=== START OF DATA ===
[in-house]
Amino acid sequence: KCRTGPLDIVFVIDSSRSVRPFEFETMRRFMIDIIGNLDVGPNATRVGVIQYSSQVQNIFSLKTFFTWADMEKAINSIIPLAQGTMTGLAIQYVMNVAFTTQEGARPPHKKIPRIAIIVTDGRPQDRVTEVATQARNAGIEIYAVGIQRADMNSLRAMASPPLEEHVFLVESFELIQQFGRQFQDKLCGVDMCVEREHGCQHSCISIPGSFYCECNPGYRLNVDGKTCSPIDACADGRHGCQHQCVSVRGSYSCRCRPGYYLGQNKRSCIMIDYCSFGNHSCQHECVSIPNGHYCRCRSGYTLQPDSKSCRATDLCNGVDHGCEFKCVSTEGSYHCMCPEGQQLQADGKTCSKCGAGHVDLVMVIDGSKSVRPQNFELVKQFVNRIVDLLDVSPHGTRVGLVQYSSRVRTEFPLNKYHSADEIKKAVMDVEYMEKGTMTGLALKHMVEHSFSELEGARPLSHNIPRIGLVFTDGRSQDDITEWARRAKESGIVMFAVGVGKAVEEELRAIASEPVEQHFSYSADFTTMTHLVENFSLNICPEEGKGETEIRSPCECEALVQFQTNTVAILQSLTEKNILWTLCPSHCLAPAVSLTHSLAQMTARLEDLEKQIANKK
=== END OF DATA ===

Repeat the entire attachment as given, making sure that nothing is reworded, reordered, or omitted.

[in-house]
Amino acid sequence: KCRTGPLDIVFVIDSSRSVRPFEFETMRRFMIDIIGNLDVGPNATRVGVIQYSSQVQNIFSLKTFFTWADMEKAINSIIPLAQGTMTGLAIQYVMNVAFTTQEGARPPHKKIPRIAIIVTDGRPQDRVTEVATQARNAGIEIYAVGIQRADMNSLRAMASPPLEEHVFLVESFELIQQFGRQFQDKLCGVDMCVEREHGCQHSCISIPGSFYCECNPGYRLNVDGKTCSPIDACADGRHGCQHQCVSVRGSYSCRCRPGYYLGQNKRSCIMIDYCSFGNHSCQHECVSIPNGHYCRCRSGYTLQPDSKSCRATDLCNGVDHGCEFKCVSTEGSYHCMCPEGQQLQADGKTCSKCGAGHVDLVMVIDGSKSVRPQNFELVKQFVNRIVDLLDVSPHGTRVGLVQYSSRVRTEFPLNKYHSADEIKKAVMDVEYMEKGTMTGLALKHMVEHSFSELEGARPLSHNIPRIGLVFTDGRSQDDITEWARRAKESGIVMFAVGVGKAVEEELRAIASEPVEQHFSYSADFTTMTHLVENFSLNICPEEGKGETEIRSPCECEALVQFQTNTVAILQSLTEKNILWTLCPSHCLAPAVSLTHSLAQMTARLEDLEKQIANKK